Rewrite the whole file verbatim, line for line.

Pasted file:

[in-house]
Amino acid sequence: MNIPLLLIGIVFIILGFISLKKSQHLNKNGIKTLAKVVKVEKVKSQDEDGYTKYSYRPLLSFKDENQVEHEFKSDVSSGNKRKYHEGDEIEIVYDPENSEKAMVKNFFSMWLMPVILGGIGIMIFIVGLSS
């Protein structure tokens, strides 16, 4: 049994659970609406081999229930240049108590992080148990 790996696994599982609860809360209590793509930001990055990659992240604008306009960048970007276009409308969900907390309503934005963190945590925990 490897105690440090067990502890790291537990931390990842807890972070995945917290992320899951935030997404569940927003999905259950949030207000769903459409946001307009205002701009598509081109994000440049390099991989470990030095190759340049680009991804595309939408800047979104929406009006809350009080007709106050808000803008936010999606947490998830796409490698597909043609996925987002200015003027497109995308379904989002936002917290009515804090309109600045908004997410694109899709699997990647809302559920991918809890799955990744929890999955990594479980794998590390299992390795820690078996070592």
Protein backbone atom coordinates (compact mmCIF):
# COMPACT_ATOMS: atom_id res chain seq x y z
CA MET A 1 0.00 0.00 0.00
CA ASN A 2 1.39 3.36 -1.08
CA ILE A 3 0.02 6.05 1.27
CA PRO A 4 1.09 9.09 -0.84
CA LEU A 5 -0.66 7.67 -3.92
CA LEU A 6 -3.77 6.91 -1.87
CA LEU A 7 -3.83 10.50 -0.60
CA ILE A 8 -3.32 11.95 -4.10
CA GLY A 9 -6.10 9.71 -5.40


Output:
[in-house]
Amino acid sequence: MNIPLLLIGIVFIILGFISLKKSQHLNKNGIKTLAKVVKVEKVKSQDEDGYTKYSYRPLLSFKDENQVEHEFKSDVSSGNKRKYHEGDEIEIVYDPENSEKAMVKNFFSMWLMPVILGGIGIMIFIVGLSS
């Protein structure tokens, strides 16, 4: 049994659970609406081999229930240049108590992080148990 790996696994599982609860809360209590793509930001990055990659992240604008306009960048970007276009409308969900907390309503934005963190945590925990 490897105690440090067990502890790291537990931390990842807890972070995945917290992320899951935030997404569940927003999905259950949030207000769903459409946001307009205002701009598509081109994000440049390099991989470990030095190759340049680009991804595309939408800047979104929406009006809350009080007709106050808000803008936010999606947490998830796409490698597909043609996925987002200015003027497109995308379904989002936002917290009515804090309109600045908004997410694109899709699997990647809302559920991918809890799955990744929890999955990594479980794998590390299992390795820690078996070592």
Protein backbone atom coordinates (compact mmCIF):
# COMPACT_ATOMS: atom_id res chain seq x y z
CA MET A 1 0.00 0.00 0.00
CA ASN A 2 1.39 3.36 -1.08
CA ILE A 3 0.02 6.05 1.27
CA PRO A 4 1.09 9.09 -0.84
CA LEU A 5 -0.66 7.67 -3.92
CA LEU A 6 -3.77 6.91 -1.87
CA LEU A 7 -3.83 10.50 -0.60
CA ILE A 8 -3.32 11.95 -4.10
CA GLY A 9 -6.10 9.71 -5.40